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January 5, 2024

Horton Plaza developer wants to turn former Macy’s store, empty lot into 40-story apartment towers.

Property owner Stockdale Capital Partners said it is planning to build 850 residential units at the former retail center now known as the Campus at Horton.


The developer remaking Horton Plaza mall into a mixed-use office campus has unveiled plans to erect two, 420-foot-tall residential skyscrapers on the 10-acre property between First and Fourth avenues in the heart of downtown San Diego.

Last month, real estate investment firm Stockdale Capital Partners announced that it expects to break ground on a 40-story tower with 518 apartments and ground-floor retail at the site of the former Macy’s store in the second quarter of 2025. Completion is anticipated in late 2027.

The developer said it is also looking to build a second, 40-story tower with 332 apartments on a surface parking lot along G Street, although its timing depends on market dynamics.

The residential endeavor comes as the developer prepares to open its long-awaited Campus at Horton in October.

“We had always anticipated doing some towers as we moved through the first phase of Horton, which is now being completed with some tenancy,” said Dan Michaels, who is Stockdale’s managing director. “The idea is, OK, this project will be wrapped up in terms of construction. It’s finally starting to take form and tenants will start building out space in 2024. So now we’re in the planning phase with the ability to put shovels in the ground in 2025 and deliver 800-plus units across the Macy’s site and the site in the back of the property.”

Dan Michaels declined to share the anticipated cost of the phase-two additions but said that Stockdale has lined up financing for the residential towers.

The Campus at Horton is the reincarnation of Horton Plaza, an iconic San Diego landmark and post- modern mall credited with helping revitalize downtown in the mid-1980s. The seven-block property includes the 37,000-square-foot, city-owned Horton Plaza Park at 900 Fourth Ave.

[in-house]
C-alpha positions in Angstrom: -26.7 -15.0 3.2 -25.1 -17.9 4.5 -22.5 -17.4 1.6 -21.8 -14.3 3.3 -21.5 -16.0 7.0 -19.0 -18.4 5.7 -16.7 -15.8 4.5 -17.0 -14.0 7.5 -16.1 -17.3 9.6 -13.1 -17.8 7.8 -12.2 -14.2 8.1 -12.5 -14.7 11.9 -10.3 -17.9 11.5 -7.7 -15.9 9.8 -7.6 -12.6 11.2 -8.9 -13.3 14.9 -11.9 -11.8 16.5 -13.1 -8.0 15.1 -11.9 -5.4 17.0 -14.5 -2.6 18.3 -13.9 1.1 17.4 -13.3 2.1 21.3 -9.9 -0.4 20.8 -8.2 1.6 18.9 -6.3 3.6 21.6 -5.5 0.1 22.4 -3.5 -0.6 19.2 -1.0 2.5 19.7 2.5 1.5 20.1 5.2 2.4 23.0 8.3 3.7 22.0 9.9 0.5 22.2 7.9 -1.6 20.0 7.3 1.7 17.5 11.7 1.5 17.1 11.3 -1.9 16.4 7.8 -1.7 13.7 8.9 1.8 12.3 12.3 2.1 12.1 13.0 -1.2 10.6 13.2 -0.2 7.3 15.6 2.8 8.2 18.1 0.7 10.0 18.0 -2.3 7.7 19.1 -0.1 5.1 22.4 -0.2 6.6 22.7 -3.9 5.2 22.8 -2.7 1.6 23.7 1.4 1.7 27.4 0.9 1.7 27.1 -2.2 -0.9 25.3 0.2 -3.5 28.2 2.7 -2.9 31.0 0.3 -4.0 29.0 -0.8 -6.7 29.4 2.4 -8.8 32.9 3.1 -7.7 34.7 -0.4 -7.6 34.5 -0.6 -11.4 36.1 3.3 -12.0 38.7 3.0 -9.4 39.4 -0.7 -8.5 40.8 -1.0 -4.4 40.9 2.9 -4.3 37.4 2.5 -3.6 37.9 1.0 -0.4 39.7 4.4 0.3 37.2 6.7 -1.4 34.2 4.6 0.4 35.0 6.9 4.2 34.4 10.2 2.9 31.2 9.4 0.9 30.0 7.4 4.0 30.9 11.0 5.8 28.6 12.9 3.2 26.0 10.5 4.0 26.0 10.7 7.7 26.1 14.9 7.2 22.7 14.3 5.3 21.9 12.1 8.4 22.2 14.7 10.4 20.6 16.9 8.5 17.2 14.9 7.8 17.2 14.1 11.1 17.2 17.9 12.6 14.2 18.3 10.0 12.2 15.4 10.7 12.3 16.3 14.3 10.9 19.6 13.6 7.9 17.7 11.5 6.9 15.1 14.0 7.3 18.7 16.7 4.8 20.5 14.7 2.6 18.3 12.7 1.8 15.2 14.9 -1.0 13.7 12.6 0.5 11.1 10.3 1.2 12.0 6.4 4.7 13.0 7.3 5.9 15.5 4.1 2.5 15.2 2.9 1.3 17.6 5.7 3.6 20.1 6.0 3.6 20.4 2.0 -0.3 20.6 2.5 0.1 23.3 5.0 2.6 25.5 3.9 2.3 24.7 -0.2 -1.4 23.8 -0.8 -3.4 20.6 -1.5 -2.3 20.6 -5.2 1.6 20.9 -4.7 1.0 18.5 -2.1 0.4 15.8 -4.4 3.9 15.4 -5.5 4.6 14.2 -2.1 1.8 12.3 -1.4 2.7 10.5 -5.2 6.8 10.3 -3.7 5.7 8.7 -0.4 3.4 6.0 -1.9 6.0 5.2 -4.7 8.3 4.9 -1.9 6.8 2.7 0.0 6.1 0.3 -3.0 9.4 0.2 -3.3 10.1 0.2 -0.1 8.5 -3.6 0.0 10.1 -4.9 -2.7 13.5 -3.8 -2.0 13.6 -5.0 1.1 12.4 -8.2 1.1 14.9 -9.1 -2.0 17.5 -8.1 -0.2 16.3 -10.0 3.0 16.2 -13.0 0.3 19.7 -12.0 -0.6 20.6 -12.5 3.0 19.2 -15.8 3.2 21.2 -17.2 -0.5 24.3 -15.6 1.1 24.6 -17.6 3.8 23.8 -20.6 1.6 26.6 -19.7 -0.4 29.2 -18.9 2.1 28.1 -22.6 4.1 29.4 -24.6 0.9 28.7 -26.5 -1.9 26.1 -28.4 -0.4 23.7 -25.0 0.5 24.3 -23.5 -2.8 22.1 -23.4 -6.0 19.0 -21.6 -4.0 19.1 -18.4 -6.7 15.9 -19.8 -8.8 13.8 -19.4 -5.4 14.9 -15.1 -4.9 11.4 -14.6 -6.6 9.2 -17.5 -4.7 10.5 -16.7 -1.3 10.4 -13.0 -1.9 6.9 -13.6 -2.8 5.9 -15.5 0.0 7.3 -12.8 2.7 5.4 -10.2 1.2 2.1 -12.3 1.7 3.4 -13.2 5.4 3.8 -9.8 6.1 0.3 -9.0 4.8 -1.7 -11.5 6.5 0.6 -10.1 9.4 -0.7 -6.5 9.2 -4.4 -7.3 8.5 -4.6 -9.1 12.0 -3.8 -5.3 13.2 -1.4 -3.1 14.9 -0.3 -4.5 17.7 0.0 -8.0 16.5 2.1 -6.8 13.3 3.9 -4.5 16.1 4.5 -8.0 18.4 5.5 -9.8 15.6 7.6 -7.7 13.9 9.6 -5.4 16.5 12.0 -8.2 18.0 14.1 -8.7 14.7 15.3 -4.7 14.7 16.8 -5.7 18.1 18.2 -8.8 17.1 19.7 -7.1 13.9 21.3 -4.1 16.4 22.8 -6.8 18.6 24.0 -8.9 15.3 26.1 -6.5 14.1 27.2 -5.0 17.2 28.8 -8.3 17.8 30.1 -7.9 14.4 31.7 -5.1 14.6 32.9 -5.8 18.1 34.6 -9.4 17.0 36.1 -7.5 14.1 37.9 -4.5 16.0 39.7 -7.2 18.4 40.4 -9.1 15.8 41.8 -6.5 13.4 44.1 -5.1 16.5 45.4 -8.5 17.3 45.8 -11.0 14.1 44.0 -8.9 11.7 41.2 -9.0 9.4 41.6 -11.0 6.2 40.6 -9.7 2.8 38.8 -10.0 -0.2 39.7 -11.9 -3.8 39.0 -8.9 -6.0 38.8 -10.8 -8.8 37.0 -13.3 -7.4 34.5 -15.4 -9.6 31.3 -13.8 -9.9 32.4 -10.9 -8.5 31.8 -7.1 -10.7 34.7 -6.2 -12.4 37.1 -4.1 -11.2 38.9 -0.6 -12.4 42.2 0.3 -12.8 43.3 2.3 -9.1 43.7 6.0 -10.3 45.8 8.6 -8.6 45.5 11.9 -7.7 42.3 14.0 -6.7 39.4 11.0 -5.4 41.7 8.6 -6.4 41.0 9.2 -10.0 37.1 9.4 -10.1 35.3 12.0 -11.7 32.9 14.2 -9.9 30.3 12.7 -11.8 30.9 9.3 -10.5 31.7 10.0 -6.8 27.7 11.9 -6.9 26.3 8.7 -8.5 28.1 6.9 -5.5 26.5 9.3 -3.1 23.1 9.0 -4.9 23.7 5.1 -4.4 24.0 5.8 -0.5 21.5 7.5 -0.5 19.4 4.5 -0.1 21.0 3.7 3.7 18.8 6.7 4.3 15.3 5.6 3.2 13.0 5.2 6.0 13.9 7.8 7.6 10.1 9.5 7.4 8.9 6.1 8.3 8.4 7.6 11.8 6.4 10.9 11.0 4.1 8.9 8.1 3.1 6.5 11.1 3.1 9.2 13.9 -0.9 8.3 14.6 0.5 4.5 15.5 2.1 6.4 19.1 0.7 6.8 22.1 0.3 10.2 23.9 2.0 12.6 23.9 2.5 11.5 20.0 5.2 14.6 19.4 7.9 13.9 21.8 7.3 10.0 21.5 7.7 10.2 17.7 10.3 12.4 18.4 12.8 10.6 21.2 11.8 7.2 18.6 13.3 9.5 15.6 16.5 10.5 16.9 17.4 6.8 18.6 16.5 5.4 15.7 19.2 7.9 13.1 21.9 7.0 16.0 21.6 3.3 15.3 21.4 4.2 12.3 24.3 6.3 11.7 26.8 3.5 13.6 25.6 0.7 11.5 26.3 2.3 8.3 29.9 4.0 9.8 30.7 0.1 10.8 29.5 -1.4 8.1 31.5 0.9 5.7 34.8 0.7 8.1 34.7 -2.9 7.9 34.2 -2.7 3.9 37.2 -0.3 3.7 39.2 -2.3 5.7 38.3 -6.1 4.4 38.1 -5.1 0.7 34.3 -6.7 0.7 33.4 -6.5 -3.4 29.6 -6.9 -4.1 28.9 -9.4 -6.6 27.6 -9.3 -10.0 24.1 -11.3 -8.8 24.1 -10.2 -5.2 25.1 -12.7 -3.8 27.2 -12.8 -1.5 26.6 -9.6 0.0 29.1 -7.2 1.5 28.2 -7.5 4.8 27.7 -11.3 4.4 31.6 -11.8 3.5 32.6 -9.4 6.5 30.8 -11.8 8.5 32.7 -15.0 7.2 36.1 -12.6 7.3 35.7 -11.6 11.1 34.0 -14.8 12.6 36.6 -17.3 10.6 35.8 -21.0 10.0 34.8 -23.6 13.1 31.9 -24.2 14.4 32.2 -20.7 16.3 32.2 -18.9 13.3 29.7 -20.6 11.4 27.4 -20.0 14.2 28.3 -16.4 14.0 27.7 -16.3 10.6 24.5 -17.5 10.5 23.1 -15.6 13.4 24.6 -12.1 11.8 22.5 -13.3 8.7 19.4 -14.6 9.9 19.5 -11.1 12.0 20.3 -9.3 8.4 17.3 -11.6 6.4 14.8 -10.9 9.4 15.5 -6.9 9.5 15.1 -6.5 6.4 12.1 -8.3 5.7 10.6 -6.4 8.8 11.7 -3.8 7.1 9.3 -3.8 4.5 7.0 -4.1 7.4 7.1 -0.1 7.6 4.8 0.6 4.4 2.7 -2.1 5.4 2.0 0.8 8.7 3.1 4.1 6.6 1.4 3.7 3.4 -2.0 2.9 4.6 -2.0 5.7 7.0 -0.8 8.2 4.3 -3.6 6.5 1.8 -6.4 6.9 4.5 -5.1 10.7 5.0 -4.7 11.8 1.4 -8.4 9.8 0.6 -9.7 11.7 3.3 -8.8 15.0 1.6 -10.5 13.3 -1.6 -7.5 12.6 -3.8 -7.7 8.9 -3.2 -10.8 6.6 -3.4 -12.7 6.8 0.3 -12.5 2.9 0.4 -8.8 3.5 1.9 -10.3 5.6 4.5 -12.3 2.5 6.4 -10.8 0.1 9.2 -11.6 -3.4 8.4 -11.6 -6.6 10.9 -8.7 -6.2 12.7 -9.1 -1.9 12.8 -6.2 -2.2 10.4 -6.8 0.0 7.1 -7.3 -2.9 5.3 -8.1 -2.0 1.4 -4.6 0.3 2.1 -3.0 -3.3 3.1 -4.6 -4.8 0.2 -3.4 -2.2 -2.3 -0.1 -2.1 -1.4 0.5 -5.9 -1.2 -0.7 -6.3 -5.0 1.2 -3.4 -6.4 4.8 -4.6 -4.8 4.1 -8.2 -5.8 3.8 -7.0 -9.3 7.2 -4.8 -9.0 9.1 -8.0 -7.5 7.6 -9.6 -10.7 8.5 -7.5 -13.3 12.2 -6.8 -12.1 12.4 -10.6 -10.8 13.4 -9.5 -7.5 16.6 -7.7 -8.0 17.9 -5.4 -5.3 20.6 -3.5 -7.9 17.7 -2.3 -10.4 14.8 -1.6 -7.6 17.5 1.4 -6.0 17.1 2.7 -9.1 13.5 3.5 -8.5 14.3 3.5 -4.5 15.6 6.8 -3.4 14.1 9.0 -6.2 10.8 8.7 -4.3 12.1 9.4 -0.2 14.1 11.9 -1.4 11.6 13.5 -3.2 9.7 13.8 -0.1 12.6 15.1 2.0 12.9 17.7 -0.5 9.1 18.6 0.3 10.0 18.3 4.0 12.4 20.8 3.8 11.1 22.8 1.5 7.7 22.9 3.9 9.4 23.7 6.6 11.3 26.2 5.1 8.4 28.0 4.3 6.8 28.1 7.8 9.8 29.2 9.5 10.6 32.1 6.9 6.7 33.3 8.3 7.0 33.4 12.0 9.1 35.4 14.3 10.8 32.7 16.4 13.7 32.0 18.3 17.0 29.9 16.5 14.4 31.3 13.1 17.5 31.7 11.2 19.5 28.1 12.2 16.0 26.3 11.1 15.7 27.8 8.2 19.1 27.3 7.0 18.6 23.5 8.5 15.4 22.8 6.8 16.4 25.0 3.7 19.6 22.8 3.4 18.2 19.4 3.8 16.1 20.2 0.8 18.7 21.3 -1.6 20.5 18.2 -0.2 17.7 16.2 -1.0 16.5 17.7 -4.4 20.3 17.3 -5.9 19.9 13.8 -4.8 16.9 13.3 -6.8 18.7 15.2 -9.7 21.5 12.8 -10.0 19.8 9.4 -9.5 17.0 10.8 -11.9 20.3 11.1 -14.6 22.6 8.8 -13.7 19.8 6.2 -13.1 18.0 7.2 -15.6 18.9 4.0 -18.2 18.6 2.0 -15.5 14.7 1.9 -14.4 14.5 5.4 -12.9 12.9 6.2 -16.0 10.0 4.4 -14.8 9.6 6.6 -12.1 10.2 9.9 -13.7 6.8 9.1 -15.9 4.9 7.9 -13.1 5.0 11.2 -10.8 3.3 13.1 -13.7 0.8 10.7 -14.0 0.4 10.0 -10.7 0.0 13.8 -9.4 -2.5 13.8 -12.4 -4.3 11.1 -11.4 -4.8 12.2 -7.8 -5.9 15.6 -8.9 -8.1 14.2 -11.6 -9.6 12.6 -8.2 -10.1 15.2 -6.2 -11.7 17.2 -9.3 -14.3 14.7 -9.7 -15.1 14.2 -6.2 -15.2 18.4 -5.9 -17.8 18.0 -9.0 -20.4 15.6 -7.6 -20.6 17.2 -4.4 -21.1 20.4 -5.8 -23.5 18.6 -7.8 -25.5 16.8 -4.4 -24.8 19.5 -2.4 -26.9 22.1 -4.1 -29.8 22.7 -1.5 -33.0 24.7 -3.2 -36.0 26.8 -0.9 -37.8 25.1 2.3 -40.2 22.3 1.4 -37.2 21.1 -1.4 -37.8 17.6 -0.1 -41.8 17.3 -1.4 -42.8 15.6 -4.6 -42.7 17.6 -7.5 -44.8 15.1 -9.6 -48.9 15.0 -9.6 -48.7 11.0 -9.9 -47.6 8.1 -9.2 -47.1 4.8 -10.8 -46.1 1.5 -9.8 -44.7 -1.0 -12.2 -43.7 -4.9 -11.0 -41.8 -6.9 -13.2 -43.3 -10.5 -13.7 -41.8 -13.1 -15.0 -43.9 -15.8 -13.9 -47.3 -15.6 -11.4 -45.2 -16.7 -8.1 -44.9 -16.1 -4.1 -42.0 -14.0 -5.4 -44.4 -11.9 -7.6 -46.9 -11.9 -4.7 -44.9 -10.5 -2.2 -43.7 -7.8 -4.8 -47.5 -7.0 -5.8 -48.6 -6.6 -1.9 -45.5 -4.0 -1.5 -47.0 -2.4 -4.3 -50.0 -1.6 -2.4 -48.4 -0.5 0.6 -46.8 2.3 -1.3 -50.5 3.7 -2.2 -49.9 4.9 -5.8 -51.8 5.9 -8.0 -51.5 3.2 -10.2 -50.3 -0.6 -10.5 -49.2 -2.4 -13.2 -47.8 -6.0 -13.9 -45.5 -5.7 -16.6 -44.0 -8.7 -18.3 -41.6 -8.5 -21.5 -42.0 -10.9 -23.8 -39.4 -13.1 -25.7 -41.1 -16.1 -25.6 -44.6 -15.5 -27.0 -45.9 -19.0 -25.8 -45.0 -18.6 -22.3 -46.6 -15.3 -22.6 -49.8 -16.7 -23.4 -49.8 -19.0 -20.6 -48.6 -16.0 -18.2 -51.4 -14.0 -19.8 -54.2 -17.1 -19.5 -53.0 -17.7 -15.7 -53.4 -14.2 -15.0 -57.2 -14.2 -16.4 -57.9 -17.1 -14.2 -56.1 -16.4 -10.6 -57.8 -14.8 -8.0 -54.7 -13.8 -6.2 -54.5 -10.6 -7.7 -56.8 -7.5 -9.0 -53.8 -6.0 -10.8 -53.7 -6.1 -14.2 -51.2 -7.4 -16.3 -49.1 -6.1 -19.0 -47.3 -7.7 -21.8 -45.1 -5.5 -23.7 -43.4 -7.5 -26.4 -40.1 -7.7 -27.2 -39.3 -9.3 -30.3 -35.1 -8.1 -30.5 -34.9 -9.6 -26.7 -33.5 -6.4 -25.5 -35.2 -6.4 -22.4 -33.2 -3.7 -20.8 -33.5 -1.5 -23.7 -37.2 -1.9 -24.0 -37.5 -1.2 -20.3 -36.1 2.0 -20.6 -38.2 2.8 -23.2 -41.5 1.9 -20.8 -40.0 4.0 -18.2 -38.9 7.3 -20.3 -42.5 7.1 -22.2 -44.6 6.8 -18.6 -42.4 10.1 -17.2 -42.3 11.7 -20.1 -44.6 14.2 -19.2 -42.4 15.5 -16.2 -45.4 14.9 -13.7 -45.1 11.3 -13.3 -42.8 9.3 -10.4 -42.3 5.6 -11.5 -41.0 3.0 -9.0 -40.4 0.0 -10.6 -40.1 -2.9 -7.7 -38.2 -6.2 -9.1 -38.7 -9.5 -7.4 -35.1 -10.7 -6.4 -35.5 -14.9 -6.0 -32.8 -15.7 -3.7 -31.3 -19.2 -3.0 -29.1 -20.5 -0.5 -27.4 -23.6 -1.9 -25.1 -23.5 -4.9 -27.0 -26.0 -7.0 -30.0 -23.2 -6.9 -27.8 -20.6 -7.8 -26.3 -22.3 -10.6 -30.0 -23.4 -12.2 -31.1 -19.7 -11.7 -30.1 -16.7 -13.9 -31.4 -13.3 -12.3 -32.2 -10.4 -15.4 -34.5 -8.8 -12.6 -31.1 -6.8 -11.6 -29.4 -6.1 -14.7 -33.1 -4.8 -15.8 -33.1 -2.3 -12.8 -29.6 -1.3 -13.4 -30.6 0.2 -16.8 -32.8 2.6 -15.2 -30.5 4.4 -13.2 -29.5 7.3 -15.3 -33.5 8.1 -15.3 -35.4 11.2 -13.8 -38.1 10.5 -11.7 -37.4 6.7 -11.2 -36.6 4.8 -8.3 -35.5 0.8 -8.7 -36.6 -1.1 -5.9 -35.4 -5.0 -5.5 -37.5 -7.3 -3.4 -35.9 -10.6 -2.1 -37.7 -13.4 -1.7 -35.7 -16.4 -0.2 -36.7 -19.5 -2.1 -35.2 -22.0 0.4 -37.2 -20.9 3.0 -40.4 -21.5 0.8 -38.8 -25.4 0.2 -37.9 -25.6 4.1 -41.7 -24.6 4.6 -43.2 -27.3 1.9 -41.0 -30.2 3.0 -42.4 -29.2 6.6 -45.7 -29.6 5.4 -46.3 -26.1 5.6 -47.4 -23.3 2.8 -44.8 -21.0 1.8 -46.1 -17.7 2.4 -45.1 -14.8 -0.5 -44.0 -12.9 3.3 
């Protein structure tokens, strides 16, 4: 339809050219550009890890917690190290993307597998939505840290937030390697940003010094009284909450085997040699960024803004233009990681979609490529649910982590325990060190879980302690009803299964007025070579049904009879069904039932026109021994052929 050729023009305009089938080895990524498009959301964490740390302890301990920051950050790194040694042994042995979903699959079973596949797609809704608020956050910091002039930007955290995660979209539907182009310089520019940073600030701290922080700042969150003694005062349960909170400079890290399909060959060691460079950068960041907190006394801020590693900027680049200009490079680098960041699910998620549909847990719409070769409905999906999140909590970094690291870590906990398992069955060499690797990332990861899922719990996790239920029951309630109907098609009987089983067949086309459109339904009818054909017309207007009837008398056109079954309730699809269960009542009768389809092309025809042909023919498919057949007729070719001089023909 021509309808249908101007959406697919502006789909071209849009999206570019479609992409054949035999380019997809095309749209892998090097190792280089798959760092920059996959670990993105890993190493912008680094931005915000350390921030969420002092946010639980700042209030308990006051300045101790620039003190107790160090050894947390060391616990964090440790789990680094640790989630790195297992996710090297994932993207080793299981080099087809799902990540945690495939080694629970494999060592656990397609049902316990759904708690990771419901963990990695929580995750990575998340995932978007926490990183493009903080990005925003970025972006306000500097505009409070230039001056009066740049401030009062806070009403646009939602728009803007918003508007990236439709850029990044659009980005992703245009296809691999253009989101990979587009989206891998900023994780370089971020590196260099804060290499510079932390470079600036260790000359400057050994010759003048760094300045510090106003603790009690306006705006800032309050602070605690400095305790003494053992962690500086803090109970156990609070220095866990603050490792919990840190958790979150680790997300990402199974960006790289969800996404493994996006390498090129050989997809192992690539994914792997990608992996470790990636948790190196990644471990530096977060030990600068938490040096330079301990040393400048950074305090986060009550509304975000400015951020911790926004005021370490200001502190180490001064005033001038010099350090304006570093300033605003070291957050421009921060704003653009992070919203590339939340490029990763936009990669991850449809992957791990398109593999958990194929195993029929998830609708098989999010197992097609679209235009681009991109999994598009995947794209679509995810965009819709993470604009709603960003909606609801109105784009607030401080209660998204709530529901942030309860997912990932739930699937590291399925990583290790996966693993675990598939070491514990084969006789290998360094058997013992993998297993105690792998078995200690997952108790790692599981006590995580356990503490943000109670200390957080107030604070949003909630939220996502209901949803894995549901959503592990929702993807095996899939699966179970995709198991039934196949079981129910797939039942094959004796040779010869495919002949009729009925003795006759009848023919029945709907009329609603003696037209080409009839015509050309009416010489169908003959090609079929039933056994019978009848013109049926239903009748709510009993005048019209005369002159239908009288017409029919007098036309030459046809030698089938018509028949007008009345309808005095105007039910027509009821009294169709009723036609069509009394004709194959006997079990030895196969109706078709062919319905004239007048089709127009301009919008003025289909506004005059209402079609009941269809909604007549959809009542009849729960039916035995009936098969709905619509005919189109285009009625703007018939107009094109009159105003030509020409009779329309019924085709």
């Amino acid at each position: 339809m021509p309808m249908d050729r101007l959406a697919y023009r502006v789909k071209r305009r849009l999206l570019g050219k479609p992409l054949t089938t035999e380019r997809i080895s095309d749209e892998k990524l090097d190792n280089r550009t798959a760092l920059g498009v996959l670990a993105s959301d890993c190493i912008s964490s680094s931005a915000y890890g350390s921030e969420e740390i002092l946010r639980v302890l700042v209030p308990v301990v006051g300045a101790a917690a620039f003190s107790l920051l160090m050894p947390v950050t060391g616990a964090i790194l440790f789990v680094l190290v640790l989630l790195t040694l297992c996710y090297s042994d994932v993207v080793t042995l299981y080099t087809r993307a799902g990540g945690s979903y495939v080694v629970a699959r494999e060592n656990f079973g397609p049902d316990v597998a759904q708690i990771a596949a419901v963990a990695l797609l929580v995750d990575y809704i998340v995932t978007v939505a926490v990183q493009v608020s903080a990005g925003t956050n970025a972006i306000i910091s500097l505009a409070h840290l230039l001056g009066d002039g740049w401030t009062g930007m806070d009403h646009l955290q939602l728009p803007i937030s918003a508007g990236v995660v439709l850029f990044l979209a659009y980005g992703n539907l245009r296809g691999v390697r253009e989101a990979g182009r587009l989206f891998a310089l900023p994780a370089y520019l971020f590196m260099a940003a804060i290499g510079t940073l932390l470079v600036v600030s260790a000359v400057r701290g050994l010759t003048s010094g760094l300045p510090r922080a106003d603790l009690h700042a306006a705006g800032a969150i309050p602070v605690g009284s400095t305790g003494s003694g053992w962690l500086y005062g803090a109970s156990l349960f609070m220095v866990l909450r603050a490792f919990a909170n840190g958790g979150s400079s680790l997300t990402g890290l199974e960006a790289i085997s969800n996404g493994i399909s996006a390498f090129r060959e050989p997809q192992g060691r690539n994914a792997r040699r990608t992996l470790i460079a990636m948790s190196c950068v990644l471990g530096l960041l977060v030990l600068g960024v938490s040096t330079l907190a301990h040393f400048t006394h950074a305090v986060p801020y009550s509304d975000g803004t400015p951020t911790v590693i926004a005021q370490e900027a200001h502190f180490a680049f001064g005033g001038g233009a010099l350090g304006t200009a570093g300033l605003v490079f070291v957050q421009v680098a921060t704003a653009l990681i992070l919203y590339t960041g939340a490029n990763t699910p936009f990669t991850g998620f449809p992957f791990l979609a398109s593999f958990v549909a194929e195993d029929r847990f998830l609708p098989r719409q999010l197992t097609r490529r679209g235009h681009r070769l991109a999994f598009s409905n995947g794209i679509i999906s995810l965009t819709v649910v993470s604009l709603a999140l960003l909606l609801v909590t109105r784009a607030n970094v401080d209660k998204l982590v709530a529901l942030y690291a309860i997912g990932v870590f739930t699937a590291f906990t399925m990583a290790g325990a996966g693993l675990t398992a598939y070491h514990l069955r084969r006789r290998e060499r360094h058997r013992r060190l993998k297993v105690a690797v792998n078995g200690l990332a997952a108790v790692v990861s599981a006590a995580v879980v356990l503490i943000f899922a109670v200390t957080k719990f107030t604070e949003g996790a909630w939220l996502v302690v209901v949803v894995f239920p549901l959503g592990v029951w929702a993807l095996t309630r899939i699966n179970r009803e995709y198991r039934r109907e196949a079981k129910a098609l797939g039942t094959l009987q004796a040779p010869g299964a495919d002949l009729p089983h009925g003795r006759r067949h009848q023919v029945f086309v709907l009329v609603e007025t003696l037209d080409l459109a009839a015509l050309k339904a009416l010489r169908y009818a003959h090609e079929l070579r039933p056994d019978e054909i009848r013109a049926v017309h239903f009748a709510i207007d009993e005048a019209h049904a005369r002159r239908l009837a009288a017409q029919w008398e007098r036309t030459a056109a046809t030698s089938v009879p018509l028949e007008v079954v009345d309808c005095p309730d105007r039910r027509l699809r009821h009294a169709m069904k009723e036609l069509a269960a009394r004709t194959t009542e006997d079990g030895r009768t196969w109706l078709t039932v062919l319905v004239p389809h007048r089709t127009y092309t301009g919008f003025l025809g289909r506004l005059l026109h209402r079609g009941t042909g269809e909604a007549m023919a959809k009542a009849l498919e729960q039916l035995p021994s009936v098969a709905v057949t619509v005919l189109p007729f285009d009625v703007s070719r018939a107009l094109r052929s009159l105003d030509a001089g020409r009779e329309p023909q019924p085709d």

Stockdale purchased the retail center for $175 million in August 2018. The following year, the Los Angeles-based developer received approval from the city of San Diego to convert the mall into a mixed-use campus with 772,000 square feet of office space and 300,000 square feet of retail. In March 2020, the firm secured a $330 million construction loan from investment services firm AllianceBernstein, pegging the developer’s phase-one project cost at $505 million.

The developer originally viewed the property’s substantial office square footage as ideal for technology outfits, but later focused its strategy on attracting  life science companies. For instance, the crown jewel of the campus is the former Nordstrom department store on G Street, which has been converted into a lab-friendly office building with five new floors and windows everywhere.

No office or life science tenants have been announced to date.

In August, Stockdale announced the property’s initial slate of retail tenants, which include elevated burger chain Shake Shack, upscale beauty services company Salon Republic, fast-casual restaurant Sweetgreen, and specialty fitness concepts Studio Three Fitness and Rumble Boxing.